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California Employment Discrimination Questions & Answers
2 Answers | Asked in Employment Discrimination and Employment Law for California on
Q: I did work for a former employer and he owes me $2300 and $1500 and $500for registration fees that I paid for the vehicl

He has me using for work he wants the truck back but I fill if I give it back I will never get paid

James L. Arrasmith
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answered on May 14, 2024

Under California law, you have the right to be paid for work performed. If your former employer owes you $2300 in wages and reimbursement for the registration fees totaling $1500 and $500, you can take action to recover these amounts. You should gather any documentation you have, such as pay stubs,... View More

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2 Answers | Asked in Employment Discrimination and Employment Law for California on
Q: I did work for a former employer and he owes me $2300 and $1500 and $500for registration fees that I paid for the vehicl

He has me using for work he wants the truck back but I fill if I give it back I will never get paid

Neil Pedersen
Neil Pedersen
answered on May 14, 2024

If the truck is not yours, you will be creating more problems by keeping it. If you are owed money for pay and reimbursed expenses, you can file an administrative wage complaint with the California Division of Labor Standards Enforcement, or you can file a lawsuit in small claims court.... View More

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2 Answers | Asked in Employment Discrimination, Employment Law and Libel & Slander for California on
Q: Intentional Infliction of Emotional Distress and Defamation claims in Employment Lawsuit

Is it true that IIED and Defamation claims should not be included in the same complaint? If yes, which one is more relevant in a case when an Employer sends an email to all employees falsely accusing the plaintiff of a crime he has not committed and suspends him pending an investigation? And after... View More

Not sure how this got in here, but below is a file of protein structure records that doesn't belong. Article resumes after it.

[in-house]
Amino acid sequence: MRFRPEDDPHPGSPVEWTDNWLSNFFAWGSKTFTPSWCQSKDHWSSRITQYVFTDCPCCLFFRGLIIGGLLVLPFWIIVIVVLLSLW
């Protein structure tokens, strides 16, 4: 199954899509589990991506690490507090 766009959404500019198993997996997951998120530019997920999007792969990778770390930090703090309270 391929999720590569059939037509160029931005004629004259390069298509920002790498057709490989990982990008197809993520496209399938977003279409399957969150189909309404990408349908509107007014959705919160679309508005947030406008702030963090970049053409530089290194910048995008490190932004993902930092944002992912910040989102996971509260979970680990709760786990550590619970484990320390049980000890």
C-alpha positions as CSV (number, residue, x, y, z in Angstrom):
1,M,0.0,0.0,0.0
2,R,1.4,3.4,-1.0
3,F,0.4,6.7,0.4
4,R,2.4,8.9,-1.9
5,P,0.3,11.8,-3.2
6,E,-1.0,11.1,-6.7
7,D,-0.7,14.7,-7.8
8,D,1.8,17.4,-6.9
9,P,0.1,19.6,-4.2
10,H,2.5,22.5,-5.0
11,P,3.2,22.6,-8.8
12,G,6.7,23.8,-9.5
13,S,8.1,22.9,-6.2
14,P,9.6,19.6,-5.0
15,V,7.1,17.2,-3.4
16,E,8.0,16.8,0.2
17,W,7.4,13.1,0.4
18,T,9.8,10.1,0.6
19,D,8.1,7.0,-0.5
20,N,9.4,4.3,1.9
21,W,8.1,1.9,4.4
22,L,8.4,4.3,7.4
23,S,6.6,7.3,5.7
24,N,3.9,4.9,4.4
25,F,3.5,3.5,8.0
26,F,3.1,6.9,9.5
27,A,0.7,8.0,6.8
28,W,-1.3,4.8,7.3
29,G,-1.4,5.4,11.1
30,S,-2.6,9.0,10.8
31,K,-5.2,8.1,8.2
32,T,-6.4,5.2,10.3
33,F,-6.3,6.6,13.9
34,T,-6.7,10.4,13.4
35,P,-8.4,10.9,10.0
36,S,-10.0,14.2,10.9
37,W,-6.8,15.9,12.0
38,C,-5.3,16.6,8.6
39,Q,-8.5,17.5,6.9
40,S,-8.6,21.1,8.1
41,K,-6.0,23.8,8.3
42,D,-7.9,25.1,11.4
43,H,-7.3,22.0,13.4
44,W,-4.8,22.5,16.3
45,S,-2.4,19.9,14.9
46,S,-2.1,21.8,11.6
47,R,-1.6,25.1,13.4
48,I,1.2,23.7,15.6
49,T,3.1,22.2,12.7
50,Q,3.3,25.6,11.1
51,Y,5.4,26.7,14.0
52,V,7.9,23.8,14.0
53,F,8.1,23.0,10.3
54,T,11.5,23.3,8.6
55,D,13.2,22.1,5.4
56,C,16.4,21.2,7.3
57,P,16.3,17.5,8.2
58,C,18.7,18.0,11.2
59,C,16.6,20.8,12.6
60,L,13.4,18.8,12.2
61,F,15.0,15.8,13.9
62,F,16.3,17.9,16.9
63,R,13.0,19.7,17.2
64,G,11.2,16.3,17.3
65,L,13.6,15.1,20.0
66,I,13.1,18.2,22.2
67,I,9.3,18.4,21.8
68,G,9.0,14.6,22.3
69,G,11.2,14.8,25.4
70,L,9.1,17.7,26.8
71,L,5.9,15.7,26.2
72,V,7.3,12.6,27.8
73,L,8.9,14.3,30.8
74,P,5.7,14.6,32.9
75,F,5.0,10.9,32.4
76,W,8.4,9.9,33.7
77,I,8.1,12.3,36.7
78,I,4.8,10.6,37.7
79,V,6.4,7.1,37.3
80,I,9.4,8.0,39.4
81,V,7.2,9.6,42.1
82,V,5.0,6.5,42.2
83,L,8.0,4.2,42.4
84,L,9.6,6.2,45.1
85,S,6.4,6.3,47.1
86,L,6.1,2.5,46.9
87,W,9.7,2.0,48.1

James L. Arrasmith
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answered on Apr 29, 2024

In California, it is generally acceptable to include both Intentional Infliction of Emotional Distress (IIED) and Defamation claims in the same complaint, as they are separate causes of action that can arise from the same set of facts. However, the relevance and strength of each claim depend on the... View More

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2 Answers | Asked in Employment Discrimination, Employment Law and Libel & Slander for California on
Q: Intentional Infliction of Emotional Distress and Defamation claims in Employment Lawsuit

Is it true that IIED and Defamation claims should not be included in the same complaint? If yes, which one is more relevant in a case when an Employer sends an email to all employees falsely accusing the plaintiff of a crime he has not committed and suspends him pending an investigation? And after... View More

Neil Pedersen
Neil Pedersen
answered on Apr 29, 2024

No, it is not true that those claims need to be filed separately. In fact it may well be that filing them separately would create serious issues. If you have meritorious claims for those causes of action, you make them in the same complaint.

Keep in mind that simply because the employer...
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Q: I won my order decision award and my employer appealed it but my lawyer who was representing me had his license suspende

What can I do if my attorney had his license suspended after we won the oda from the labor commissioner

James L. Arrasmith
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answered on Apr 26, 2024

If your attorney's license was suspended after you won the Order, Decision, or Award (ODA) from the California Labor Commissioner, and your employer has appealed the decision, you have a few options:

1. Find a new attorney: You can seek a new attorney who specializes in employment law...